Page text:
China and Russia have announced that their militaries will be working much more closely together in order to “counter US influence in the Asia-Pacific region”, the Financial Times reports:
During a visit to Beijing where he met his Chinese counterpart and Premier Li Keqiang, Russian defence minister Sergei Shoigu said the two sides “expressed our concern with the US attempts to reinforce its military political influence in the Asia-Pacific region”, Chinese and Russian state media reported.“Our co-operation in the military spheres has great potential and the Russian side is ready to develop it across the broadest possible spectrum of areas,” Mr Shoigu added. “We see the formation of a collective regional security system as the primary objective of our joint efforts.”The two sides agreed to hold joint naval exercises, their fourth in recent years, in the Mediterranean next spring, to be followed by further exercises in the Pacific.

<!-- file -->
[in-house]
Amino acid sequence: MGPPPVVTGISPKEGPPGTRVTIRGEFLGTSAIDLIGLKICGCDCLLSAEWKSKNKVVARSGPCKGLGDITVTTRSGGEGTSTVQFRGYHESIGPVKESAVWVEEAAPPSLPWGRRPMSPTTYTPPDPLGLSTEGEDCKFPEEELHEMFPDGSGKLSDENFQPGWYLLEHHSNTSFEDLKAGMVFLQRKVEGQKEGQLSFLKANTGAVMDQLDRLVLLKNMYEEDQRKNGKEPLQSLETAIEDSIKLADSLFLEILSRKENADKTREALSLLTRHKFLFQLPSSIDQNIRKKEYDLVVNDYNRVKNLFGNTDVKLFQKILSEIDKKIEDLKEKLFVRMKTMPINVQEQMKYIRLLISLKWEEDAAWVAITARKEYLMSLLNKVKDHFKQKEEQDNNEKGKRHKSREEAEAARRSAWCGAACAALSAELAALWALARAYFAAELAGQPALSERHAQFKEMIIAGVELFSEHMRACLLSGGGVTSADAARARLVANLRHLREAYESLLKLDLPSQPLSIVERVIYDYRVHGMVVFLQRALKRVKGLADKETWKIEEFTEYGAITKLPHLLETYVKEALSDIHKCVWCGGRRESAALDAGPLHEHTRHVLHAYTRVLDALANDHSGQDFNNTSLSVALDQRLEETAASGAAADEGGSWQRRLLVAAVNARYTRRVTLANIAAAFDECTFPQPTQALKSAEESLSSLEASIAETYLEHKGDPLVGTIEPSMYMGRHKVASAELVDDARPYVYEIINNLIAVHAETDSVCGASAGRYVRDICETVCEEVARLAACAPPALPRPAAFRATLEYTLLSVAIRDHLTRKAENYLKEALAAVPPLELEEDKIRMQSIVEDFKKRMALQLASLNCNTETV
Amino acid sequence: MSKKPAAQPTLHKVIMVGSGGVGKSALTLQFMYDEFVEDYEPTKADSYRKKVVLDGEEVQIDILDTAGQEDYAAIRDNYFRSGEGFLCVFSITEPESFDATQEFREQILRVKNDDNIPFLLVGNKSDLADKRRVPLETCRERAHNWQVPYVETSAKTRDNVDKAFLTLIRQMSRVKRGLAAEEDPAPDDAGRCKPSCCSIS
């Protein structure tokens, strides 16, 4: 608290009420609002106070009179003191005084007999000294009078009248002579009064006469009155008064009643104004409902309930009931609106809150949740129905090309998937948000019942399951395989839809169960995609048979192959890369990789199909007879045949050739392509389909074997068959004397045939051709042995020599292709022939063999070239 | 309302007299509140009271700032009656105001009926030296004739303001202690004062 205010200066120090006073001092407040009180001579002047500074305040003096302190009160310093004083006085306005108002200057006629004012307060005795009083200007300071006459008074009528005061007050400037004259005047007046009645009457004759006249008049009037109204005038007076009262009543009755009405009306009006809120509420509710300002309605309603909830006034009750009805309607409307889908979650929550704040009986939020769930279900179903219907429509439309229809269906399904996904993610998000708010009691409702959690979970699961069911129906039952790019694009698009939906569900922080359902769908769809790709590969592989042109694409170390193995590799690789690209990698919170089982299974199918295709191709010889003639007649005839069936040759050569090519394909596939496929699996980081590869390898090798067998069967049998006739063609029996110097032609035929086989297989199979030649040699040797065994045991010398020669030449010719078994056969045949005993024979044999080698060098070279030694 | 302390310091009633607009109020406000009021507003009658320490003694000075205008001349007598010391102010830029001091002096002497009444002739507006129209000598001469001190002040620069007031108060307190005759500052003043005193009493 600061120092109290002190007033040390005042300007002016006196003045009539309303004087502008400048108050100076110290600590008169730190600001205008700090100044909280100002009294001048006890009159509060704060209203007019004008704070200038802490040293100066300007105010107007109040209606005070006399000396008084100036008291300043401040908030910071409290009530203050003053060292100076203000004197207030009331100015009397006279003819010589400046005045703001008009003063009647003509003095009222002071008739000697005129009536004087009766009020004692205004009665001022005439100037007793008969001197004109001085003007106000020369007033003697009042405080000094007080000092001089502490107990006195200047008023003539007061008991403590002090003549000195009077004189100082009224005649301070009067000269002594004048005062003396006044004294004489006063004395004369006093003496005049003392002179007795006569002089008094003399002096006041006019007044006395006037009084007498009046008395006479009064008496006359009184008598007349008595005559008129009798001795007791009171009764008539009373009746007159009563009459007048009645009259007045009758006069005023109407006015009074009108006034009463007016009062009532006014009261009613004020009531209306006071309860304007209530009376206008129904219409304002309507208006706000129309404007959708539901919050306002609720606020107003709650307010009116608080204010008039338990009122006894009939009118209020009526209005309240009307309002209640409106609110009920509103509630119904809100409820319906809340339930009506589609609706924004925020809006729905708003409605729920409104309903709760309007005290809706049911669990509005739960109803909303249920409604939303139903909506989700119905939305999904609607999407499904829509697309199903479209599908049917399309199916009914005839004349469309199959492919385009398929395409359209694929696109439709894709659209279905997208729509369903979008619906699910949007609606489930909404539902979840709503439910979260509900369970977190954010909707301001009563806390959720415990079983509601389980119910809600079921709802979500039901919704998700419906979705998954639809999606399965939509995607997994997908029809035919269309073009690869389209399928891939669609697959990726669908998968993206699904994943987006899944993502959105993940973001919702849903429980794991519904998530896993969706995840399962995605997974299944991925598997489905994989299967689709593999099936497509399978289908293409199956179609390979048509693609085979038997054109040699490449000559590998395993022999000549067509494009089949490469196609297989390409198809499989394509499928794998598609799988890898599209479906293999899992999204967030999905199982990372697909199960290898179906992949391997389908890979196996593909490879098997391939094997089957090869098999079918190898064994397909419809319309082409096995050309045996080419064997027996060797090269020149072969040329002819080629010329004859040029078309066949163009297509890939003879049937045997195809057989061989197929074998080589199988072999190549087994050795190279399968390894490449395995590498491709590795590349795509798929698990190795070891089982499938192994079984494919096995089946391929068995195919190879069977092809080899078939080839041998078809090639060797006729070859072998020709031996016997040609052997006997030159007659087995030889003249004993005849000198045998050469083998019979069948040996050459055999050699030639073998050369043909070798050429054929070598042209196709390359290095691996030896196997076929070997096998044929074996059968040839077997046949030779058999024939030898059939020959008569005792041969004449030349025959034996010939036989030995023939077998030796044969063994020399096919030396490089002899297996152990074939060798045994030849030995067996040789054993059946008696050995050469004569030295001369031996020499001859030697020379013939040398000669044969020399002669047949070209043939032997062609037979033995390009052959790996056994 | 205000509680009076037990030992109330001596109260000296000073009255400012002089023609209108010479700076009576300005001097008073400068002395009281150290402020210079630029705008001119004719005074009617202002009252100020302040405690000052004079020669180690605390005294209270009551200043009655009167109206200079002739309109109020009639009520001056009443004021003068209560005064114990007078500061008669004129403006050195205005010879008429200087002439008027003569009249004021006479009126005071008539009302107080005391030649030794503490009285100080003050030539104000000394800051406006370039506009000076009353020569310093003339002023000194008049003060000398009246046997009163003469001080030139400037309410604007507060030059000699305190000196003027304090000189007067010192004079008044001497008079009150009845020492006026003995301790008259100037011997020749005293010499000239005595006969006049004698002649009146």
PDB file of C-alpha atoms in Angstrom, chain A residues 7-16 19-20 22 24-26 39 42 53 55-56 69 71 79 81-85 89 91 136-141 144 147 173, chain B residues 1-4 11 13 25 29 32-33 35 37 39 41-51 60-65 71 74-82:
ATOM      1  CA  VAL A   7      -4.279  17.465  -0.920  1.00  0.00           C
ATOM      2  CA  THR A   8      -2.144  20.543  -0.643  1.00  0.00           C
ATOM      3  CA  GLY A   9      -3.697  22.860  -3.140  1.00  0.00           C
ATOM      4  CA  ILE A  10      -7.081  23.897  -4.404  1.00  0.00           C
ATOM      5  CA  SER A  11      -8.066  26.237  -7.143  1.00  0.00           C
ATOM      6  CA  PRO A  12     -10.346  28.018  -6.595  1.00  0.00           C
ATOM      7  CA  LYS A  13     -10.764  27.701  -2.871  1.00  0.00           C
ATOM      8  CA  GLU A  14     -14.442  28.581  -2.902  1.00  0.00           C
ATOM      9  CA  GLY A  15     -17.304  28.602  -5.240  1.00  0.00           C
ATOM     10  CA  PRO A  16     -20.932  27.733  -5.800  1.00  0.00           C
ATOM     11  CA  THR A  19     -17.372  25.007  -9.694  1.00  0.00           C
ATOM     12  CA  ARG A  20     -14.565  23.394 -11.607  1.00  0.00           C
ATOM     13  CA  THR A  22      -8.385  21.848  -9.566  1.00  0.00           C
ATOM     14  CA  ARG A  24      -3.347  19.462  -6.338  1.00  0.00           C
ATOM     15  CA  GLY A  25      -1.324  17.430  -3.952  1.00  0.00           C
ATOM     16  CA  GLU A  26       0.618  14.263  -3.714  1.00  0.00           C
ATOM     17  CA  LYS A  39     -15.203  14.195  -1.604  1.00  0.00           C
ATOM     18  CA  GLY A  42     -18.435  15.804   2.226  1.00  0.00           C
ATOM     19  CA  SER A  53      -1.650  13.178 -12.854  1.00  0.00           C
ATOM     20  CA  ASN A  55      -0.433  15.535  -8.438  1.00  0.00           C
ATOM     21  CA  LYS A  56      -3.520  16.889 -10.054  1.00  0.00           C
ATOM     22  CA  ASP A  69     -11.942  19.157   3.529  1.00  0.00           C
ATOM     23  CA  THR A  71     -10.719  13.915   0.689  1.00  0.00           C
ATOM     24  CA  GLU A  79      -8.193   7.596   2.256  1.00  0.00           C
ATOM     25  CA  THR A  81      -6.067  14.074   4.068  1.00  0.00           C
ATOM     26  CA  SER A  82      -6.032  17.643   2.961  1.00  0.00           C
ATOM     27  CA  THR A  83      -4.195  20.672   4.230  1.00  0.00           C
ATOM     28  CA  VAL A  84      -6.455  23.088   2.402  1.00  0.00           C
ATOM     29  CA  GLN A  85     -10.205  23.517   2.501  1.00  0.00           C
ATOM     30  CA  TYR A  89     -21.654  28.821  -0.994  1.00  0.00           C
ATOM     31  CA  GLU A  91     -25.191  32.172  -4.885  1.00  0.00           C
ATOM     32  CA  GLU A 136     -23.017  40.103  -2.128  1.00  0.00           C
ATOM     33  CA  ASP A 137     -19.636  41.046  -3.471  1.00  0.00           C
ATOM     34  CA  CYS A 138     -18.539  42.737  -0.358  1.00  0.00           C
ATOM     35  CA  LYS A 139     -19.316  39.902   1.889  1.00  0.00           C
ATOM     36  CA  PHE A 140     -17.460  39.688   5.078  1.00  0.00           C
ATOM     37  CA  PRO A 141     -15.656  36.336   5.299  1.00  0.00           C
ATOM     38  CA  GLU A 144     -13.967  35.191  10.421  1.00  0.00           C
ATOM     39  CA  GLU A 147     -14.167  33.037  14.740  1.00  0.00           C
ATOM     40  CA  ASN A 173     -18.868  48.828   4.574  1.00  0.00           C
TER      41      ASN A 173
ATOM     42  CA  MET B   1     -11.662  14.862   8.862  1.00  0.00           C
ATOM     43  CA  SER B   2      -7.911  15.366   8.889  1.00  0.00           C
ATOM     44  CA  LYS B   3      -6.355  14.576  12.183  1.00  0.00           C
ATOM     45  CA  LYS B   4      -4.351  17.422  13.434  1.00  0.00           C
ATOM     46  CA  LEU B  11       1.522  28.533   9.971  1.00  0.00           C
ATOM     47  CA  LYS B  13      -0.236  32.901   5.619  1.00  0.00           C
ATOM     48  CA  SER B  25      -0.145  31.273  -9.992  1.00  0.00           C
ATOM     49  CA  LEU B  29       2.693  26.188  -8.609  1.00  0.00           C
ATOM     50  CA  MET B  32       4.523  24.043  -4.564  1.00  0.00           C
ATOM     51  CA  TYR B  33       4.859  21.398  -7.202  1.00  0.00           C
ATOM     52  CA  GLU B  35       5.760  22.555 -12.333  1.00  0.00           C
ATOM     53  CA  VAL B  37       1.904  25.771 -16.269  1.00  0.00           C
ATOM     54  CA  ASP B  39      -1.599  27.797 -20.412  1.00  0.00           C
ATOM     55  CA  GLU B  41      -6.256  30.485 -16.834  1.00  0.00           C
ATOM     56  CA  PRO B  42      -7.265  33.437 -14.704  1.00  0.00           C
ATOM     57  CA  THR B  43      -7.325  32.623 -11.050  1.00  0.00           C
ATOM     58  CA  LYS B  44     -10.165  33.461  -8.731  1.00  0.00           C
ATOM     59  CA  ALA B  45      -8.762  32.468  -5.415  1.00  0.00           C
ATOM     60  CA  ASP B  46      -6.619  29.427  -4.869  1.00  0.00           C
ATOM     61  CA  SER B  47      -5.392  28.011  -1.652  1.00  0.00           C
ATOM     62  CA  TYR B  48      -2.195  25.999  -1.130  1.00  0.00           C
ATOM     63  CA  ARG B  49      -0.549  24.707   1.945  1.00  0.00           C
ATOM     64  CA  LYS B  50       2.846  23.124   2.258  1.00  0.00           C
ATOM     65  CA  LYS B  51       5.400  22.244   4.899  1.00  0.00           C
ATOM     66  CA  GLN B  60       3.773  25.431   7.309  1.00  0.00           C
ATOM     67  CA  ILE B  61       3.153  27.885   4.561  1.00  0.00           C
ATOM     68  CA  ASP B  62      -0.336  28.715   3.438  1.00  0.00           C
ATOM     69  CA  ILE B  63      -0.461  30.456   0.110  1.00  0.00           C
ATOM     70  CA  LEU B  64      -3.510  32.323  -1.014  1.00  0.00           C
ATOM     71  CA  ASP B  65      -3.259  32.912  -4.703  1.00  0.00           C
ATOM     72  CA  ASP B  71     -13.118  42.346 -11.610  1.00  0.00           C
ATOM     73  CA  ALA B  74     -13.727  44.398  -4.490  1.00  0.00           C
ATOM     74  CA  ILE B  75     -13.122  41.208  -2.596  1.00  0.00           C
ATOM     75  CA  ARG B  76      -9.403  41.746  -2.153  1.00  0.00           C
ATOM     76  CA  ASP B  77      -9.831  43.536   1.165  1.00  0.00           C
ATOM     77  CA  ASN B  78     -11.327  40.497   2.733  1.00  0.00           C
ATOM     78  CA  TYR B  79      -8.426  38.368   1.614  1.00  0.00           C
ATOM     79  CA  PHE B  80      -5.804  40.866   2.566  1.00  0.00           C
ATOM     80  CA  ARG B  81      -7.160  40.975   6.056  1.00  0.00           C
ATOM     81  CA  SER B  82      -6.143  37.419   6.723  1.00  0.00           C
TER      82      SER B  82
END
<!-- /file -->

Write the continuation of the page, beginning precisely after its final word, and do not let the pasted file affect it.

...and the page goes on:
This doesn’t herald anything like the kind of Sino-Soviet cooperation that existed for about a decade in the late ’40s and early ’50s. Neither Russia nor China trusts the other at all, but both feel the pressure of U.S. power and Western ideas, and both are looking to preserve their domestic status quo in a world in which those pesky democratic ideas just won’t go away.And, by the way, it’s interesting that fear of a country that is supposedly in terminal decline, whose great power days are over, continues to drive Chinese and Russian foreign policy. The U.S. and its network of allies and fellow travelers remains by far the strongest force on the planet, and the desire of ordinary people around the world to control their own lives remains an immense strategic asset.Sometimes we in the U.S. forget just how strong a hand we’ve been dealt. Moscow and Beijing sometimes understand better than we do how powerful the historical forces underpinning American power really are—and, if this announcement is any sign, both are worried.America’s job isn’t, however, to engage in chest-thumping and strutting on the world stage, and we need to remember both the real limits on our power and the need for wisdom and prudence in exercising it. But working steadily and quietly to build a better world, to strengthen the bonds of international cooperation, trade and peace, to maintain our military strength to defend ourselves and our allies, and to give a helping hand to those who want to build better lives for themselves and their kids is the best way to gradually and steadily lay the foundations for a world that will be safer and more free.